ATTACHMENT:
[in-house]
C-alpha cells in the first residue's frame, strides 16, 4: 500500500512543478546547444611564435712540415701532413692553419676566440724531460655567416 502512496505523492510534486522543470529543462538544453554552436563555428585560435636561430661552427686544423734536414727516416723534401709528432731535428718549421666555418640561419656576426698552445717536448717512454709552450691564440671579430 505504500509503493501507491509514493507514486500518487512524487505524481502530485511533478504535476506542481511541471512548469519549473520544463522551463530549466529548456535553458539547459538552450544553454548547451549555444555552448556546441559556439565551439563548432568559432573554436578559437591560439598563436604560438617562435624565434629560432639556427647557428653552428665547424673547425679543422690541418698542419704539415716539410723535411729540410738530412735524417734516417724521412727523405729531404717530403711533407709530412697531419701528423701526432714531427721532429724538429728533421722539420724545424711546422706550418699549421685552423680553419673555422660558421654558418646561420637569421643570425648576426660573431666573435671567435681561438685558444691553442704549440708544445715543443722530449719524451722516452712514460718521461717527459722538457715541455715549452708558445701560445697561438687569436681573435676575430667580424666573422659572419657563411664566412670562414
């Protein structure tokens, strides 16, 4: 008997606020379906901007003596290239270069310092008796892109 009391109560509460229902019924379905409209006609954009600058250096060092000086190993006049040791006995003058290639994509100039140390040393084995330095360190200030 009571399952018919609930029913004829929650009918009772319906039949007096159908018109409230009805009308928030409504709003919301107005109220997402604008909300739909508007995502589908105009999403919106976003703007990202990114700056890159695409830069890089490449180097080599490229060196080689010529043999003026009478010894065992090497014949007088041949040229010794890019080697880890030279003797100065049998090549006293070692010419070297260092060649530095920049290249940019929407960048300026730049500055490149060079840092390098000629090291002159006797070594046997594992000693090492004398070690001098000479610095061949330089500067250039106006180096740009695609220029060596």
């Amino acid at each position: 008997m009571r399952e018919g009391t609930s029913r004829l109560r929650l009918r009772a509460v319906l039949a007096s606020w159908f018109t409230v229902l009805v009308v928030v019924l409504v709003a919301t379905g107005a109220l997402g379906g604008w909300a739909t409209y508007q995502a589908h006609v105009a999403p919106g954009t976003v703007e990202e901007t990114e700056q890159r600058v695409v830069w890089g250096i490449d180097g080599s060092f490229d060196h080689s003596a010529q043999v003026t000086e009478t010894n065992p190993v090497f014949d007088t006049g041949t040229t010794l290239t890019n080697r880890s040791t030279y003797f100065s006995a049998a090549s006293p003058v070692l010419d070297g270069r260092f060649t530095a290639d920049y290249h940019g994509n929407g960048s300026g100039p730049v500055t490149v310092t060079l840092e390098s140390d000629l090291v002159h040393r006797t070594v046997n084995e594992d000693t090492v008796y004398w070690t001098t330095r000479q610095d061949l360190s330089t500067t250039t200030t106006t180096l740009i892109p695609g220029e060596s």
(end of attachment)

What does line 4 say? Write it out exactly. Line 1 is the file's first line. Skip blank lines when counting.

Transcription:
């Amino acid at each position: 008997m009571r399952e018919g009391t609930s029913r004829l109560r929650l009918r009772a509460v319906l039949a007096s606020w159908f018109t409230v229902l009805v009308v928030v019924l409504v709003a919301t379905g107005a109220l997402g379906g604008w909300a739909t409209y508007q995502a589908h006609v105009a999403p919106g954009t976003v703007e990202e901007t990114e700056q890159r600058v695409v830069w890089g250096i490449d180097g080599s060092f490229d060196h080689s003596a010529q043999v003026t000086e009478t010894n065992p190993v090497f014949d007088t006049g041949t040229t010794l290239t890019n080697r880890s040791t030279y003797f100065s006995a049998a090549s006293p003058v070692l010419d070297g270069r260092f060649t530095a290639d920049y290249h940019g994509n929407g960048s300026g100039p730049v500055t490149v310092t060079l840092e390098s140390d000629l090291v002159h040393r006797t070594v046997n084995e594992d000693t090492v008796y004398w070690t001098t330095r000479q610095d061949l360190s330089t500067t250039t200030t106006t180096l740009i892109p695609g220029e060596s």